You got more done this Halloween than you realize -- and we don't just mean killing it in your costume. You took the opportunity to do what the holiday allows you safely to do: Stare down the things that scare you. And doing that, on purpose, is what helps you neutralize their power. Think back to a childhood Halloween costume that seemed oh-so-scary on the night of October 31. Come the next morning, you saw that same costume lying limply on its hanger, exposed for the hunk of polyester and vinyl that is was.
As a species, we've ritually, regularly, and uniquely confronted fear for a long time. We don't, for example, take one night a year, as a culture, to embrace embarrassment or guilt. In fact, Americans shell out half a billion dollars every year for scary movies, just to cringe behind a bucket of popcorn and scream at the screen. And this attraction to being scared makes fear unique among the so-called negative emotions.
As far back as eighth-century Europe, communities set aside a day, All Soul's Day, when the dead would return to visit the living. It was the one day of the year when people could face their greatest anxieties and fears (in this case, fear of death) with courage, and on their own terms. By the 10th-century people took the tradition one step further, dressing up in scary masks and costumes to mock their own anxieties and display just how very brave they were.
Why Fear Is So Compelling
First, fear is a biochemical roller-coaster ride. When you perceive a threat, adrenaline pumps through your bloodstream to get your body ready to fight, freeze, or flee. Your heart beats faster to get blood to the major muscles of the arms, legs, and torso. Blood drains from your periphery to engorge the core, and so you get tingling fingers and chilly toes. You tense your muscles to get them ready to run away - hence the sore back, neck, and shoulders at the end of a stressful day. This is the work of our sympathetic nervous systems (SNS), a collection of organs and glands integral to fight-or-flight.
The SNS, however, is just one side of the teeter-totter of your physical stress response. On the other side is the parasympathetic nervous system (PNS), which pushes relaxing beta-endorphins to the same organs and glands when the SNS shuts off, say, immediately after a scare. Physiologically, you love a good fright because it feels so, so good when it stops. (Read more on activating your PNS to cope with stress.)
But we think there's more to it than that.
Fear has the potential to paralyze us the most, and so, as the resilient beings we are, we have these traditions and customs that test our fears and push against them.
One theory is that fear is the primal negative emotion. It drives all of the other significant negative emotions -- anger, frustration, sadness, guilt, embarrassment, and shame -- and so it is the biggest player in how you live your life. Fear (and its close cousin, anxiety) arises when you look to the future and imagine a negative outcome that scares you -- being embarrassed in front of your coworkers about your Halloween costume, for example, or guilty because you didn't follow through on a family commitment. Or you might feel frustration, and underneath that emotion is the fear that you won't be able to do what needs to get done. Let the fears rule and you're less likely to try the grown-up version of trick-or-treating: taking a risk, trying a new opportunity, testing your strengths. Living a full life.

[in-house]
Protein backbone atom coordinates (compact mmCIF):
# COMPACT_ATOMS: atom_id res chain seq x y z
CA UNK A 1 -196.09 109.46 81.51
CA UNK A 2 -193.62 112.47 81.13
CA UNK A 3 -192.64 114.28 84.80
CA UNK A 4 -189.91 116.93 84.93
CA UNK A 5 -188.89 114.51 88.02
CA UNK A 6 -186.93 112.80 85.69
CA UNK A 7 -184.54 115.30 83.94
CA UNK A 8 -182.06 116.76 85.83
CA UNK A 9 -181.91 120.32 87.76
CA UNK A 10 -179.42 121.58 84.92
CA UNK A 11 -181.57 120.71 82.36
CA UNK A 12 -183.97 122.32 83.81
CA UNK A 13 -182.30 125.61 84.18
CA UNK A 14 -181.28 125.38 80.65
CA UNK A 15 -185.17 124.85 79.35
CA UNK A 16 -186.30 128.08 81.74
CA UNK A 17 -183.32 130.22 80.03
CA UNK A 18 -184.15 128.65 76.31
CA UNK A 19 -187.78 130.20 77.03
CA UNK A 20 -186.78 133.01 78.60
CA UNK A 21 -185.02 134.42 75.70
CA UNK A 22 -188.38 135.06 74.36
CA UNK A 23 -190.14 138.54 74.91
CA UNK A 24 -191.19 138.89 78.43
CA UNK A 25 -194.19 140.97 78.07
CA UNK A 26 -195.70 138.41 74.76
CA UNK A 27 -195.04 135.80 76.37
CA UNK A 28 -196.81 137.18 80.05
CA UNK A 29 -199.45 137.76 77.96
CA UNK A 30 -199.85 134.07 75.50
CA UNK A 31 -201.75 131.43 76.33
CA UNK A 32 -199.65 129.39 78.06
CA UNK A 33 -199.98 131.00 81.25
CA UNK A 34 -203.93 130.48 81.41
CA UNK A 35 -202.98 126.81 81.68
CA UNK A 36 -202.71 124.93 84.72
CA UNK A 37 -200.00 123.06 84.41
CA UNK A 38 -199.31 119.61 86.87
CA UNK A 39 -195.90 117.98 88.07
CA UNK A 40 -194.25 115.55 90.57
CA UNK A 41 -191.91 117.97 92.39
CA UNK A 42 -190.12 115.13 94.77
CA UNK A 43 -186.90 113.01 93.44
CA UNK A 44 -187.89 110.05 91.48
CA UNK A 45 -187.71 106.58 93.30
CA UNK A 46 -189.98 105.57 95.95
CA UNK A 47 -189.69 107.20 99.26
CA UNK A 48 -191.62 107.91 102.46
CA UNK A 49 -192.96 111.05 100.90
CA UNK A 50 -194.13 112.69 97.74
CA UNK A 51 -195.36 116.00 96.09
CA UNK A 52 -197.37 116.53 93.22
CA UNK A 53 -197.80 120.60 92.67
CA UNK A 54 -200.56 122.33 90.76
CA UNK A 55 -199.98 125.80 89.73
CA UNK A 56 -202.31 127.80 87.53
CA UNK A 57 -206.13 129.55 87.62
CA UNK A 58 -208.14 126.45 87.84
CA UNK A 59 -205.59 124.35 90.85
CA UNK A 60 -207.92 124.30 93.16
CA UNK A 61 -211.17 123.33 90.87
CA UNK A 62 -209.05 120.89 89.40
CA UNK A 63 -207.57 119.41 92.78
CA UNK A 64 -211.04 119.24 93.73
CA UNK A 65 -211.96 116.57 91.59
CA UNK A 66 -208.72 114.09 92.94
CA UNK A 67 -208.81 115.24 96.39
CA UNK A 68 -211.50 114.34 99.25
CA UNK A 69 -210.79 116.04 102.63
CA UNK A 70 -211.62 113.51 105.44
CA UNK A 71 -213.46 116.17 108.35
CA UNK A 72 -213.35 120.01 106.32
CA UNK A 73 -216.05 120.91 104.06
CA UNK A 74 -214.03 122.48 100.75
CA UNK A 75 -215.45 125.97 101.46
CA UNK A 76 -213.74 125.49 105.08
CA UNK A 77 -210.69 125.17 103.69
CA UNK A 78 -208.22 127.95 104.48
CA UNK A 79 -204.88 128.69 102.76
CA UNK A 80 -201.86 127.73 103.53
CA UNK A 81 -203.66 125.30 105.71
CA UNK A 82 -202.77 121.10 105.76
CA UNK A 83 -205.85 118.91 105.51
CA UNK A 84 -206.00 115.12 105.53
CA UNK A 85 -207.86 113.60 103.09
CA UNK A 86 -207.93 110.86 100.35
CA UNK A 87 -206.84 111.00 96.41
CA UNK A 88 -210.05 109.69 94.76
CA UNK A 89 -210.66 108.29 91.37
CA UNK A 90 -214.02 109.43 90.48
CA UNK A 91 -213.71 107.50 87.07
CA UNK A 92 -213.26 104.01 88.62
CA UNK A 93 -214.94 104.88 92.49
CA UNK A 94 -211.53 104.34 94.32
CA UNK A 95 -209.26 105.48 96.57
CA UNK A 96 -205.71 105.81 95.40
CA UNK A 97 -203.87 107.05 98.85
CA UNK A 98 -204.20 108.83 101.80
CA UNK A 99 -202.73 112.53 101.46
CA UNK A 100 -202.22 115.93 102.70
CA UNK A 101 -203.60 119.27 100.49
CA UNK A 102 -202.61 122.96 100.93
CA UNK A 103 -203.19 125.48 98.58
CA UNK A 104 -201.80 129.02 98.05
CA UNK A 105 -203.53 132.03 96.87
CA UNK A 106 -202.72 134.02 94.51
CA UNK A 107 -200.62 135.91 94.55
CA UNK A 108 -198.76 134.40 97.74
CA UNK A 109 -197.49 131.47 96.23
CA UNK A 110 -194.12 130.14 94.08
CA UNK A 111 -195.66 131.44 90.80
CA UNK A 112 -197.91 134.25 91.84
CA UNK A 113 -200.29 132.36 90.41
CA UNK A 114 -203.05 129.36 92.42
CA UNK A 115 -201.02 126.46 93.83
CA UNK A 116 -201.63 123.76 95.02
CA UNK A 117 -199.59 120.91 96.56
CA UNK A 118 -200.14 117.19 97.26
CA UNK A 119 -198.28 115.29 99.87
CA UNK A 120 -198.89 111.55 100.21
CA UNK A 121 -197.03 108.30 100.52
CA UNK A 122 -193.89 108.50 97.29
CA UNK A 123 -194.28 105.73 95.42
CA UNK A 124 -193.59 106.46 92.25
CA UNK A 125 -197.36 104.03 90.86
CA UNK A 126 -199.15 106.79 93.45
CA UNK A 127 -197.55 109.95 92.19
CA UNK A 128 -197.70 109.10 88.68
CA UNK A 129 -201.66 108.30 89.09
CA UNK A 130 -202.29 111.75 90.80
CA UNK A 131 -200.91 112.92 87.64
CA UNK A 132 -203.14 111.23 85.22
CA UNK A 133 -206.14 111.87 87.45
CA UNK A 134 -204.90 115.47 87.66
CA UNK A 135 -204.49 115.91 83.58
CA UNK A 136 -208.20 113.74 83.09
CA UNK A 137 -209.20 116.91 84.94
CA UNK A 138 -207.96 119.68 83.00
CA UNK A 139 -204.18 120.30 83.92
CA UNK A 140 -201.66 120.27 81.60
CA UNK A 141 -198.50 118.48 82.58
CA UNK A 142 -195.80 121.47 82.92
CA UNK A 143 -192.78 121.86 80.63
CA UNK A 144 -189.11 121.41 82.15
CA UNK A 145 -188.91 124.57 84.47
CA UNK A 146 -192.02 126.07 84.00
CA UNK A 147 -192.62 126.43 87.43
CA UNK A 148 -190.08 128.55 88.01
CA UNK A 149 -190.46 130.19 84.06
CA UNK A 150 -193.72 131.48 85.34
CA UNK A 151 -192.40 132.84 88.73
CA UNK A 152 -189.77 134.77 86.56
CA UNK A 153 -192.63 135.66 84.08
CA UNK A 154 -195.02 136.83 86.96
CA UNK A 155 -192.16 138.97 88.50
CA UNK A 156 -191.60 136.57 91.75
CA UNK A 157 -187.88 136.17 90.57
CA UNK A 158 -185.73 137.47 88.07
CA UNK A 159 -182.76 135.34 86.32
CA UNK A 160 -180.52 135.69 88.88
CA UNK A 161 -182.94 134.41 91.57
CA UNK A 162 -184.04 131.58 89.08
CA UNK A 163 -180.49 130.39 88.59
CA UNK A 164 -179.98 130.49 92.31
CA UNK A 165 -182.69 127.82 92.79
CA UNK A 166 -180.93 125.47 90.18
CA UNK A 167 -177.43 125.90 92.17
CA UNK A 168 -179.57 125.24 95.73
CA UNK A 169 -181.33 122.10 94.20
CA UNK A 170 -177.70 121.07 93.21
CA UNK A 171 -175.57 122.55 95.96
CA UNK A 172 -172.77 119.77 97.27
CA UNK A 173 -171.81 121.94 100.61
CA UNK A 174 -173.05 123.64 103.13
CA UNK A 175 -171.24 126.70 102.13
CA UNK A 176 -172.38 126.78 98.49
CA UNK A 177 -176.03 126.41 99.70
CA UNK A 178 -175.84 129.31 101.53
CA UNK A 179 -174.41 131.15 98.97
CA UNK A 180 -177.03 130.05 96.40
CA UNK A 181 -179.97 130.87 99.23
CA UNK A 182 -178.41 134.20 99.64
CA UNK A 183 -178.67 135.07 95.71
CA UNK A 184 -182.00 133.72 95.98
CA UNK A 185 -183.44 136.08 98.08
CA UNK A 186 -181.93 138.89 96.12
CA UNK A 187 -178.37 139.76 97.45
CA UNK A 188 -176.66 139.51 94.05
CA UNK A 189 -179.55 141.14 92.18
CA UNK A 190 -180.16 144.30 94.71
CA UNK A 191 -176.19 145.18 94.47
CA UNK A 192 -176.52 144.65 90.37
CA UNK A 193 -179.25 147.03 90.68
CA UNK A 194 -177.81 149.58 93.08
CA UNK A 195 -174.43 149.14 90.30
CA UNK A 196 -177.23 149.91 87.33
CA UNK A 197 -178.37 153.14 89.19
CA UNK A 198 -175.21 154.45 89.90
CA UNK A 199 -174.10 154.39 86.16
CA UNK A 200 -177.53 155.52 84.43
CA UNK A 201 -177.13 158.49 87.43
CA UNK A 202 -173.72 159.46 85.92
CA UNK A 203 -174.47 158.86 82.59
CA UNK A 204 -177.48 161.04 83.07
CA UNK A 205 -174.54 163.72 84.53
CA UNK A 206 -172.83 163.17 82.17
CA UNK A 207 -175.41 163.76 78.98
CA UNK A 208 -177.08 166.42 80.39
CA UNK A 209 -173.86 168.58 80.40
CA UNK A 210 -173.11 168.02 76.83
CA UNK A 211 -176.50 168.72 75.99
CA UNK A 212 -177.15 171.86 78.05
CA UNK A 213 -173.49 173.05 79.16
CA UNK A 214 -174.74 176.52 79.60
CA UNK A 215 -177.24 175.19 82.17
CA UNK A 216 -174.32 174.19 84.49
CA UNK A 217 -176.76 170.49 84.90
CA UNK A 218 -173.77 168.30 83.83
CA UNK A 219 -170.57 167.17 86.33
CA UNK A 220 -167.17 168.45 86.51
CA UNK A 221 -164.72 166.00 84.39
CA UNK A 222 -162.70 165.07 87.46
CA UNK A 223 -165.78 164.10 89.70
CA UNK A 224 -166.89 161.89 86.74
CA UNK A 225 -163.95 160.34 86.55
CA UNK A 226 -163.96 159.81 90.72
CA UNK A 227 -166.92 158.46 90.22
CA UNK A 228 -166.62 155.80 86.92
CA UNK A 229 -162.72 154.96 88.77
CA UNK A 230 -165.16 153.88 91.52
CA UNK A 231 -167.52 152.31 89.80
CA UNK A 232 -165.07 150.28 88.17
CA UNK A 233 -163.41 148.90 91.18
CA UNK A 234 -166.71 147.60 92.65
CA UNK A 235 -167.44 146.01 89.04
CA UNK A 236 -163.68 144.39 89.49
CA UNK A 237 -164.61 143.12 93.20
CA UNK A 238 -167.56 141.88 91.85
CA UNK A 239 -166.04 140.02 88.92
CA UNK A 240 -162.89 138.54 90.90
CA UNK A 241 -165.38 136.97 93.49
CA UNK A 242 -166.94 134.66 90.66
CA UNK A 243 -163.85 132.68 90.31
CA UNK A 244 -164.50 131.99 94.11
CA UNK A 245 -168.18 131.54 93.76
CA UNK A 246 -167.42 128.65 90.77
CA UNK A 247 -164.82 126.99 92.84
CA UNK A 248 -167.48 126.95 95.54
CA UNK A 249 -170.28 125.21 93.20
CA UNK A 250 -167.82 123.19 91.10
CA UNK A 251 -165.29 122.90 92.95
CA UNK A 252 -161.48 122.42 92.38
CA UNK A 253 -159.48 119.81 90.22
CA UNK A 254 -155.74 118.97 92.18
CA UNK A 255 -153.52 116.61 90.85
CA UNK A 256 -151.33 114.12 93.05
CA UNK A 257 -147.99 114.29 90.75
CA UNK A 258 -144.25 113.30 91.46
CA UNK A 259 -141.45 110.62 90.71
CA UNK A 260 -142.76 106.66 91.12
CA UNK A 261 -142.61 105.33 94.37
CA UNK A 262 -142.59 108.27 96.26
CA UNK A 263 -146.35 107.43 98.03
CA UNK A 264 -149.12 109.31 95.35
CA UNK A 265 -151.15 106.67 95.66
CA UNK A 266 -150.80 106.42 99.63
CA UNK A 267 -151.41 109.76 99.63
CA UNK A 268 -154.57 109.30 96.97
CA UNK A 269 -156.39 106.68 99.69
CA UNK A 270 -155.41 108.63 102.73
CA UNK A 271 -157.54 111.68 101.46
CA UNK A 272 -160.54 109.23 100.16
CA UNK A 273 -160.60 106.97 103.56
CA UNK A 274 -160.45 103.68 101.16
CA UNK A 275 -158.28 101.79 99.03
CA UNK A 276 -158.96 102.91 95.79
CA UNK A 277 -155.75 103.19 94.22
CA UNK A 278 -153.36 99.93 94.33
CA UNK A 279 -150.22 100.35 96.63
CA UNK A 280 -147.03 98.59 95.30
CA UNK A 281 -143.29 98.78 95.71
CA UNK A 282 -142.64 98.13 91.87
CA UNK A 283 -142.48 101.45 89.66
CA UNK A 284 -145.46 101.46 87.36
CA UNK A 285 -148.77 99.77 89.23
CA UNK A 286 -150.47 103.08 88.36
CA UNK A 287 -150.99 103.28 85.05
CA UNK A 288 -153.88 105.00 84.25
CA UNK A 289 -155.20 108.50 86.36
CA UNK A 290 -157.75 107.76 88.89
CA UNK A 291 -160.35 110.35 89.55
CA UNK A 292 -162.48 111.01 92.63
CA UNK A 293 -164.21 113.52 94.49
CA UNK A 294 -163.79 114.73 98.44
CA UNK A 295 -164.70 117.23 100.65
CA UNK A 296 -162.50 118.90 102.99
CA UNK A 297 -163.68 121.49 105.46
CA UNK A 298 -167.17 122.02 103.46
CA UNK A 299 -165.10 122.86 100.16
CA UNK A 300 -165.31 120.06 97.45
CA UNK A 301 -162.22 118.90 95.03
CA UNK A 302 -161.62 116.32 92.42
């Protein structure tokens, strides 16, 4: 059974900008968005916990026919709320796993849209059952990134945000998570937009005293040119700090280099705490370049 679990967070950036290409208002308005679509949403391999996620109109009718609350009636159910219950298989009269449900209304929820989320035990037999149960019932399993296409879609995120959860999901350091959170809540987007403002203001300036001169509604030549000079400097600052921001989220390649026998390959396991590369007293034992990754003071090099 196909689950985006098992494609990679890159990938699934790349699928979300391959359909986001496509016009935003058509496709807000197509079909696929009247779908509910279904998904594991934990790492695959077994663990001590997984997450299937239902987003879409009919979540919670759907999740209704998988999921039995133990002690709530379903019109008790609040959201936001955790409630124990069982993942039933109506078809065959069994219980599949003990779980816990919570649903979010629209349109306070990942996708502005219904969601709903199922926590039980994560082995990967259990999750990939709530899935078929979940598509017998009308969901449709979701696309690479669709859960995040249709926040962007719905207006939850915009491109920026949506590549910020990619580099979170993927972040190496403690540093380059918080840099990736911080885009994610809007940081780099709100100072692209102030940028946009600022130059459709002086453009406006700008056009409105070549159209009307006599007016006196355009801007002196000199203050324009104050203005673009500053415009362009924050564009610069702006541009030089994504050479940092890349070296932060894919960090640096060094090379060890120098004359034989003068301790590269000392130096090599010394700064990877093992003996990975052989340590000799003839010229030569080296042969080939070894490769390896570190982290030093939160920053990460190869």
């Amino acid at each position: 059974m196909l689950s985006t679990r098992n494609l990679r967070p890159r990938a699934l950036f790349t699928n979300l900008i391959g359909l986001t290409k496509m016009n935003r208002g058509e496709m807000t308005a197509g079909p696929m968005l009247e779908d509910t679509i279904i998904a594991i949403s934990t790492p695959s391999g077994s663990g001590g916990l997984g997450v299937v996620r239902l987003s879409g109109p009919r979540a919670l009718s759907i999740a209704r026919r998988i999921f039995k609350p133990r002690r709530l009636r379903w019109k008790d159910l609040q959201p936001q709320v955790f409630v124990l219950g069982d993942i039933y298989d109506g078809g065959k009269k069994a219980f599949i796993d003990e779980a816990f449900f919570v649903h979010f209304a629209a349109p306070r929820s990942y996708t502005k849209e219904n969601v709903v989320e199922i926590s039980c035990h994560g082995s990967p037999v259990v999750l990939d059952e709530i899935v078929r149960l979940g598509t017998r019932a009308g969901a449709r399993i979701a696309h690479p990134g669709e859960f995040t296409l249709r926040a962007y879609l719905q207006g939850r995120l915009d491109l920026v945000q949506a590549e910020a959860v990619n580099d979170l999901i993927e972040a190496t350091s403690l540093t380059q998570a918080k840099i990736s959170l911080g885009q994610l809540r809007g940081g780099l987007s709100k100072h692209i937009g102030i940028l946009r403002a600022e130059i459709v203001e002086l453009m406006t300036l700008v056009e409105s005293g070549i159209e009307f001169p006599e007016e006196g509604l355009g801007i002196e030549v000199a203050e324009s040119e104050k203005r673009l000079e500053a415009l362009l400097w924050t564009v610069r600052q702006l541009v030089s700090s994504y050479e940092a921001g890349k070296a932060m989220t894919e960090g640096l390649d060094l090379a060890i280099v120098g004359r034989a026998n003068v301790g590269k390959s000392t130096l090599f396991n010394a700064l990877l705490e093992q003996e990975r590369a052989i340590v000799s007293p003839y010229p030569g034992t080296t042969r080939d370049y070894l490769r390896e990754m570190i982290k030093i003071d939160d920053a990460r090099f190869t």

Neutralize Your Fear
You don't need to relegate facing fear to one ritualized day a year that involves a lot of candy! Make a habit throughout the year of noting down your greatest fears and challenging them, costumed or not. Here are a few of our trusted strategies for neutralizing fear.
- Use your imagination to disrupt the fear. Ever pictured a zombie wearing a top hat? Or imagined your intimidating neighbor speaking in a falsetto? You get the picture.
- Reach out for support. When a fear hits you, it can cause you become more internally than externally focused. Resist that spiral. Ask for loving, positive energy and send some into the world.
- Challenge fear with questions. Fear often swells with half-truths and exaggerations. Puncture and deflate it with the facts.
When Halloween comes around again, you'll be ready to take a deep dive into the scariest costume you can imagine -- and have fun doing it. A ghost? A bat? A shark attack victim with your head sticking out of a full-body shark suit? Bring it on!
Learn more useful information about stress and your health! Pre-order our forthcoming book, meQuilibrium: 14 Days to Cooler, Calmer, and Happier, co-authored by meQuilibrium CEO Jan Bruce, Andrew Shatté, Ph.D., Chief Science Officer, and Adam Perlman, M.D., Chief Medical Officer.